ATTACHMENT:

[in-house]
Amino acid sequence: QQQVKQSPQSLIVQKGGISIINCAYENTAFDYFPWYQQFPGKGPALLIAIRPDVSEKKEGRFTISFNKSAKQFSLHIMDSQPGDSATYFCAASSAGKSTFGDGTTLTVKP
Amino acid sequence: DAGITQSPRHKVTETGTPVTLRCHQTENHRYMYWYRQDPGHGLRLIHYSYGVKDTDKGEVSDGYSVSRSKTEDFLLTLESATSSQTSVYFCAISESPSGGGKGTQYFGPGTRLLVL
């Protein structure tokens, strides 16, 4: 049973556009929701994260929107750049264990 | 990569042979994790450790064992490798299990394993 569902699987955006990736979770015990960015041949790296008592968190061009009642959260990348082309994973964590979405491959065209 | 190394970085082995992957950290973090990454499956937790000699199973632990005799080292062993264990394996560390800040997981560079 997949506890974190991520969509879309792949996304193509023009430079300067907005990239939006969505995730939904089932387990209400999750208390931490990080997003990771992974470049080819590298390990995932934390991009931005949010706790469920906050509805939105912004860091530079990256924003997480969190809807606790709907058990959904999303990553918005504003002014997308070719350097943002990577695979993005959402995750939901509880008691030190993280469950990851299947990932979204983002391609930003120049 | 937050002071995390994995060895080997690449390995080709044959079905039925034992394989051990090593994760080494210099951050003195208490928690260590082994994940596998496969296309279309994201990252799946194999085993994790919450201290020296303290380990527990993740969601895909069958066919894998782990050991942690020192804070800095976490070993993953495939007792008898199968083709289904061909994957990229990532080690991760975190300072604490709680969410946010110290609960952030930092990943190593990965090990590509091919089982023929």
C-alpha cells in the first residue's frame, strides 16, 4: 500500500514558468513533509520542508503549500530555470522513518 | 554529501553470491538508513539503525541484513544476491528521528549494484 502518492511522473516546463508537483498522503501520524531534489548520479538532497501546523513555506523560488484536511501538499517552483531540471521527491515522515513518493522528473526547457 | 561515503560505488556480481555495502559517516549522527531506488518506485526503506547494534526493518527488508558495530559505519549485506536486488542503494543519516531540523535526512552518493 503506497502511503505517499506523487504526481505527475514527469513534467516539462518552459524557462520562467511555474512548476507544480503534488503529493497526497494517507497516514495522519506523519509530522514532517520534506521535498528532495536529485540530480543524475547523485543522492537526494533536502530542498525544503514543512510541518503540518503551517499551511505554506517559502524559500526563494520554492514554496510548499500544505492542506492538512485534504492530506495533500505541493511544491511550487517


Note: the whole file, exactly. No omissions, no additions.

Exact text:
[in-house]
Amino acid sequence: QQQVKQSPQSLIVQKGGISIINCAYENTAFDYFPWYQQFPGKGPALLIAIRPDVSEKKEGRFTISFNKSAKQFSLHIMDSQPGDSATYFCAASSAGKSTFGDGTTLTVKP
Amino acid sequence: DAGITQSPRHKVTETGTPVTLRCHQTENHRYMYWYRQDPGHGLRLIHYSYGVKDTDKGEVSDGYSVSRSKTEDFLLTLESATSSQTSVYFCAISESPSGGGKGTQYFGPGTRLLVL
């Protein structure tokens, strides 16, 4: 049973556009929701994260929107750049264990 | 990569042979994790450790064992490798299990394993 569902699987955006990736979770015990960015041949790296008592968190061009009642959260990348082309994973964590979405491959065209 | 190394970085082995992957950290973090990454499956937790000699199973632990005799080292062993264990394996560390800040997981560079 997949506890974190991520969509879309792949996304193509023009430079300067907005990239939006969505995730939904089932387990209400999750208390931490990080997003990771992974470049080819590298390990995932934390991009931005949010706790469920906050509805939105912004860091530079990256924003997480969190809807606790709907058990959904999303990553918005504003002014997308070719350097943002990577695979993005959402995750939901509880008691030190993280469950990851299947990932979204983002391609930003120049 | 937050002071995390994995060895080997690449390995080709044959079905039925034992394989051990090593994760080494210099951050003195208490928690260590082994994940596998496969296309279309994201990252799946194999085993994790919450201290020296303290380990527990993740969601895909069958066919894998782990050991942690020192804070800095976490070993993953495939007792008898199968083709289904061909994957990229990532080690991760975190300072604490709680969410946010110290609960952030930092990943190593990965090990590509091919089982023929």
C-alpha cells in the first residue's frame, strides 16, 4: 500500500514558468513533509520542508503549500530555470522513518 | 554529501553470491538508513539503525541484513544476491528521528549494484 502518492511522473516546463508537483498522503501520524531534489548520479538532497501546523513555506523560488484536511501538499517552483531540471521527491515522515513518493522528473526547457 | 561515503560505488556480481555495502559517516549522527531506488518506485526503506547494534526493518527488508558495530559505519549485506536486488542503494543519516531540523535526512552518493 503506497502511503505517499506523487504526481505527475514527469513534467516539462518552459524557462520562467511555474512548476507544480503534488503529493497526497494517507497516514495522519506523519509530522514532517520534506521535498528532495536529485540530480543524475547523485543522492537526494533536502530542498525544503514543512510541518503540518503551517499551511505554506517559502524559500526563494520554492514554496510548499500544505492542506492538512485534504492530506495533500505541493511544491511550487517